The Problem with Checklists
How modernizing an old tool made a world of difference.
Checklists are the most common and useful tool in any process – personal or professional. Whether you’re packing for vacation, managing a production line change, or even hosting a Van Halen concert, your checklists make sure you don’t miss anything critical.
A critical oversight is exactly what led to the first commercial use of a checklist in 1935. Boeing mandated their use after a test flight turned deadly. The pilot had forgotten to do a simple task which ended with several people injured and two dead. 1
Today, business process checklists, in the form of SOPs, are just as critical. They can also have similarly devastating consequences if they’re not followed.
Despite their prevalence, most companies still deploy checklists using the same technology that was used in 1935. Even companies that use AI in their supply chains or robots on their manufacturing lines are still equipping their employees with pencil and paper to perform their most critical tasks.
We’ve all become accustomed to paper checklists that appear posted next to workstations, in binders, on paper handouts, and on whiteboards. The problem with distributing checklists this way is the complete lack of accountability that comes with it. We can’t expect our people to follow One Best Way processes if the tools we provide them are inaccessible during work or easily ignored.
Bringing the checklist to the 21st century
Acadia brings checklists and accountability into the hands or your team members as they perform any critical task. Here are six steps we use to help our customers improve.
1. Your One Best Way business process is easily accessible to the person who needs it – instantly, on any internet-enabled device.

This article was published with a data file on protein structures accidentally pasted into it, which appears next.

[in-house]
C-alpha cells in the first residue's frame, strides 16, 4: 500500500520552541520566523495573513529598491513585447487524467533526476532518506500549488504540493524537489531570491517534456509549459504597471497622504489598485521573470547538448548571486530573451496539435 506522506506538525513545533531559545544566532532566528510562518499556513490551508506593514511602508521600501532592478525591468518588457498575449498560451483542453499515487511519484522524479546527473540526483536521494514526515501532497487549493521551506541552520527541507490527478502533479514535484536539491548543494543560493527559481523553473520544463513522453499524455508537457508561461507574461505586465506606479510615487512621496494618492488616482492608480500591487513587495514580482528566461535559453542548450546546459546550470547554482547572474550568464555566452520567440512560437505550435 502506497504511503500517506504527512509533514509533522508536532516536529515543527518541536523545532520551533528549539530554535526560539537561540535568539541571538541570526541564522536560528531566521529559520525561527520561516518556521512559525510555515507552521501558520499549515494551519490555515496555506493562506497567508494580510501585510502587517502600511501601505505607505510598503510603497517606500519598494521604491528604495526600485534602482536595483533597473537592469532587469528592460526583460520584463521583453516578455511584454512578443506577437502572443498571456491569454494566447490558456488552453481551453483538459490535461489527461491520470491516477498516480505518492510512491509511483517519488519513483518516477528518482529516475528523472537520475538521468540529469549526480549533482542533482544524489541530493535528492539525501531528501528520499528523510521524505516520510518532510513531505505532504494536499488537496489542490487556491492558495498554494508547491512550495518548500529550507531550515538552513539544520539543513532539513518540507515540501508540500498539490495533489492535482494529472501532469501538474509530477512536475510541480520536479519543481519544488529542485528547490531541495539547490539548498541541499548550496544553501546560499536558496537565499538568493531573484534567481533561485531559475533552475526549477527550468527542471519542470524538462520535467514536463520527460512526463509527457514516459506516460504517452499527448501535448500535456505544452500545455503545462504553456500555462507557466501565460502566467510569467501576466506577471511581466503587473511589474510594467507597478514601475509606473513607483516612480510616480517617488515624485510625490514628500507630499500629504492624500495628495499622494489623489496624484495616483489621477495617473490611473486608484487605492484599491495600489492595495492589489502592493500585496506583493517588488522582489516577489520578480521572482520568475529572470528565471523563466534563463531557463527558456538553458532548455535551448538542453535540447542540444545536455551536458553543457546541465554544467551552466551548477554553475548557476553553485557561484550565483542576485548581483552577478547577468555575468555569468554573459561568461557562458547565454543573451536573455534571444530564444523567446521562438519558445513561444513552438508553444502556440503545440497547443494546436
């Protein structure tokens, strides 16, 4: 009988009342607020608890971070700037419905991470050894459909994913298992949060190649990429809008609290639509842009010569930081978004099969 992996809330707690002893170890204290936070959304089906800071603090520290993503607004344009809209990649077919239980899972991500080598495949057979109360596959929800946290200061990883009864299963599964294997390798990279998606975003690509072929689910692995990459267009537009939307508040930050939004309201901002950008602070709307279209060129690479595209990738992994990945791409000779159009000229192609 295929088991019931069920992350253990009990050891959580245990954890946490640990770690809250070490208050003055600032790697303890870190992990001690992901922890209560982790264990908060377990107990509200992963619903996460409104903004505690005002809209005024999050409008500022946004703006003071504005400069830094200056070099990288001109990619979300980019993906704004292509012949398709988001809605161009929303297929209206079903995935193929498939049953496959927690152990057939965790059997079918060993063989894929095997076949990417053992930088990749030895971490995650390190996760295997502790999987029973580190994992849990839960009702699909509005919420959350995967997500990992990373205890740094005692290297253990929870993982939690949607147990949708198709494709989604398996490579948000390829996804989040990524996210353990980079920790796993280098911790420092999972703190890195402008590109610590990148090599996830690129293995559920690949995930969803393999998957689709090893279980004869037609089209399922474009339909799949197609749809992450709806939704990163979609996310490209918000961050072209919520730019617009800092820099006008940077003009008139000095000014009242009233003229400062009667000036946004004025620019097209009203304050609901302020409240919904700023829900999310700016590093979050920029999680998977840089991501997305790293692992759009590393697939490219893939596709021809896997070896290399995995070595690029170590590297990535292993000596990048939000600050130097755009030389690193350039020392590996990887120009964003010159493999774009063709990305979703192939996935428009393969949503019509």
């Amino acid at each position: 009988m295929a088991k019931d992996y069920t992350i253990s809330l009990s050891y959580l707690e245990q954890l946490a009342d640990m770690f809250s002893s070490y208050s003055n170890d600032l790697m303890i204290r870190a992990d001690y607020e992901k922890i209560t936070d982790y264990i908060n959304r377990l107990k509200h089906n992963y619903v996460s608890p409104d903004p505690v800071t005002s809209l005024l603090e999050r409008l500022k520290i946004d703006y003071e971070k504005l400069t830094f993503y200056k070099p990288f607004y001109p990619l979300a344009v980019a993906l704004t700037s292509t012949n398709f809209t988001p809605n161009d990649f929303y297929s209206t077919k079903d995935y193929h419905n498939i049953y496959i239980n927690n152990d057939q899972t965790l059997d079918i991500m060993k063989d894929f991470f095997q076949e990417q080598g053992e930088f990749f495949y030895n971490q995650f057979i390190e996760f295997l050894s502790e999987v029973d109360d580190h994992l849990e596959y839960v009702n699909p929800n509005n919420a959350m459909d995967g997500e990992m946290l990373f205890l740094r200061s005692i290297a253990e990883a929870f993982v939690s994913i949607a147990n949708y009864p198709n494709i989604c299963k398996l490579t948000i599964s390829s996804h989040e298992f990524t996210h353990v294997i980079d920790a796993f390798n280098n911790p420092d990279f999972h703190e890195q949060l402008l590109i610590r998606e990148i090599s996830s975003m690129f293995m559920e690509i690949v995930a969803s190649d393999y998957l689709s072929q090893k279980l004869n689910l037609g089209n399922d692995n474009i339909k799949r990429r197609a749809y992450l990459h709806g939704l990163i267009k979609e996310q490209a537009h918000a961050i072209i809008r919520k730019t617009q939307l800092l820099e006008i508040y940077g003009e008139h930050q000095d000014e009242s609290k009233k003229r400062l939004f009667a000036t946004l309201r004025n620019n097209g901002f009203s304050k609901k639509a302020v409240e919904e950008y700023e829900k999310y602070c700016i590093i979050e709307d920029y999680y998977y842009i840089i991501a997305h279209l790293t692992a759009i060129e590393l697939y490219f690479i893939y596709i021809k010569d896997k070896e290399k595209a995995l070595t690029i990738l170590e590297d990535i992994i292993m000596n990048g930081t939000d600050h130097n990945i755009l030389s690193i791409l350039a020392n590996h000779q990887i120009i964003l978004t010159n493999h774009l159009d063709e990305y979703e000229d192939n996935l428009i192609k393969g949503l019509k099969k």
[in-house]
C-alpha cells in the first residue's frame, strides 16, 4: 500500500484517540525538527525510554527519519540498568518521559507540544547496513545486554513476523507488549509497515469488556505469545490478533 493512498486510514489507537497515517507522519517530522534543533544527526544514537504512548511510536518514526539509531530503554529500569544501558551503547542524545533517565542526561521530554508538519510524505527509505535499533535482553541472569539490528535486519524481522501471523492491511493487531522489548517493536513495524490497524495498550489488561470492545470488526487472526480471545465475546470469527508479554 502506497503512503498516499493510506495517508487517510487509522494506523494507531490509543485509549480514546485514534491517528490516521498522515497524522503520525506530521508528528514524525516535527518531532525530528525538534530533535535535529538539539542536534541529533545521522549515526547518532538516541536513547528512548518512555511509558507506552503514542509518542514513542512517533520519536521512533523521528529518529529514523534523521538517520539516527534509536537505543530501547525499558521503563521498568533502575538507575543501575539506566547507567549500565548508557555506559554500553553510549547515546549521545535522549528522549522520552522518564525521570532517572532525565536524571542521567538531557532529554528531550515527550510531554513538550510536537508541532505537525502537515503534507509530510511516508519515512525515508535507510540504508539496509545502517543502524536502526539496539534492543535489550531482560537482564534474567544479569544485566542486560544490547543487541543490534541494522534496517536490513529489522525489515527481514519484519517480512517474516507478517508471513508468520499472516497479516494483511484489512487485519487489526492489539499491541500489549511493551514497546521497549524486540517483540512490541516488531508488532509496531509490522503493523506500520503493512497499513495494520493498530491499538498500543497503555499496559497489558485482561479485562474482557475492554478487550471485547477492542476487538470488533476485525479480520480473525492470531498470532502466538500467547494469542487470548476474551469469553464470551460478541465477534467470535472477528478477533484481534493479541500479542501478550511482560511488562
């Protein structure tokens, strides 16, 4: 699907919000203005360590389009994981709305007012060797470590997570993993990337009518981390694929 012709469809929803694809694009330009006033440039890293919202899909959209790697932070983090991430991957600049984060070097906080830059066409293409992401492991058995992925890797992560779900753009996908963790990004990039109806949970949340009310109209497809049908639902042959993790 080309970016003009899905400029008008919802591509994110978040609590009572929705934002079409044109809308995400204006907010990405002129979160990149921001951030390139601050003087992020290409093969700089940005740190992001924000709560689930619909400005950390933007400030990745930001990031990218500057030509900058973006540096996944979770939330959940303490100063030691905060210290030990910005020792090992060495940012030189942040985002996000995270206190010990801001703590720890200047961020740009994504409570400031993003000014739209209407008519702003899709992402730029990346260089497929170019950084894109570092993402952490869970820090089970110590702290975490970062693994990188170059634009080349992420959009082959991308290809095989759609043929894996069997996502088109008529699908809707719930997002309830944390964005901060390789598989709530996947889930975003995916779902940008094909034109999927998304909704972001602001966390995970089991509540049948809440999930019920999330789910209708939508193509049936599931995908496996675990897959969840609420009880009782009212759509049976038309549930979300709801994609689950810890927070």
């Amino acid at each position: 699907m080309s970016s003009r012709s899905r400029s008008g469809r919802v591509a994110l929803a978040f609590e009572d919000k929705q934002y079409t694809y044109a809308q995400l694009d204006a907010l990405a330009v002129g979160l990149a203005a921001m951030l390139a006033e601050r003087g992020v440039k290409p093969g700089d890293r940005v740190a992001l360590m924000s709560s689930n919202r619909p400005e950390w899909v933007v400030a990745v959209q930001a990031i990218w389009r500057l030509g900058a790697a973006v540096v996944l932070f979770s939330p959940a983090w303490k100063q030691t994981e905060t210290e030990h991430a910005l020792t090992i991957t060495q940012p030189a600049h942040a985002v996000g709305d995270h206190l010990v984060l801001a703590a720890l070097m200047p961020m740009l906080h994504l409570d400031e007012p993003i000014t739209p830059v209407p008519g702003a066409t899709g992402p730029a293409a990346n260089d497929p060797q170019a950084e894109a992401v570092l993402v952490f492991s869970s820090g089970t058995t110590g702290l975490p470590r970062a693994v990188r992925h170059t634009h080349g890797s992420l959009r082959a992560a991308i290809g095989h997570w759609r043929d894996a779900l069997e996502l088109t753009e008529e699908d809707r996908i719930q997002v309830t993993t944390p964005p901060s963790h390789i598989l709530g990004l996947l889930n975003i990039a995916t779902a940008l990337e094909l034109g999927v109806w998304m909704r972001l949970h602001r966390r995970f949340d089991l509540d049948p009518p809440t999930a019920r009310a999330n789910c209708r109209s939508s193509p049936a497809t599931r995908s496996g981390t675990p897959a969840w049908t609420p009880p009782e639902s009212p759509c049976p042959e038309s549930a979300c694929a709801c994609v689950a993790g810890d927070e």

2. The process, in the form of a checklist, is self-assigned using a QR code, distributed as part of a work order from your ERP, or assigned by a manager.
3. Each task in the checklist is simple, easy to follow, and includes relevant job aids.
4. When a task is performed, it is recorded, time-stamped, and attributed to the person who completed it. This works even if task lists are split between people or across shifts.
5. Those performing the tasks are empowered to identify roadblocks that prevented them from completing the task. They can also suggest process improvements during workflow.
6. All data generated during process execution is correlated to operational KPIs. This creates actionable insights that help you identify who needs more training or what processes need improvement.
These tools are process agnostic, so they can be (and have been) applied to just about any workflow.
Below are just a few examples where Acadia has been put to work. If you don’t see one that relates to your business, give us a call, we have tons more we’d love to share.
Cleaning and sanitation
The weekly line cleaning and sanitation process was a major undertaking for one of our manufacturing customers. It was complex and difficult to track until they modernized it with Acadia.
Previously, the business process manager for each production line would manually manage their team’s execution of the weekly cleaning schedule. The manager would print out daily checklists and distribute them to the teams responsible for performing the sanitation procedures.
Some team members followed the SOP to the letter. Others skipped steps or did things their own way.
At the end of the shift, the manager would collect the checklists, mostly dirty and tattered, and enter the results into a spreadsheet. It was a huge manual effort and, at its best, only captured the results of the team members who used them honestly.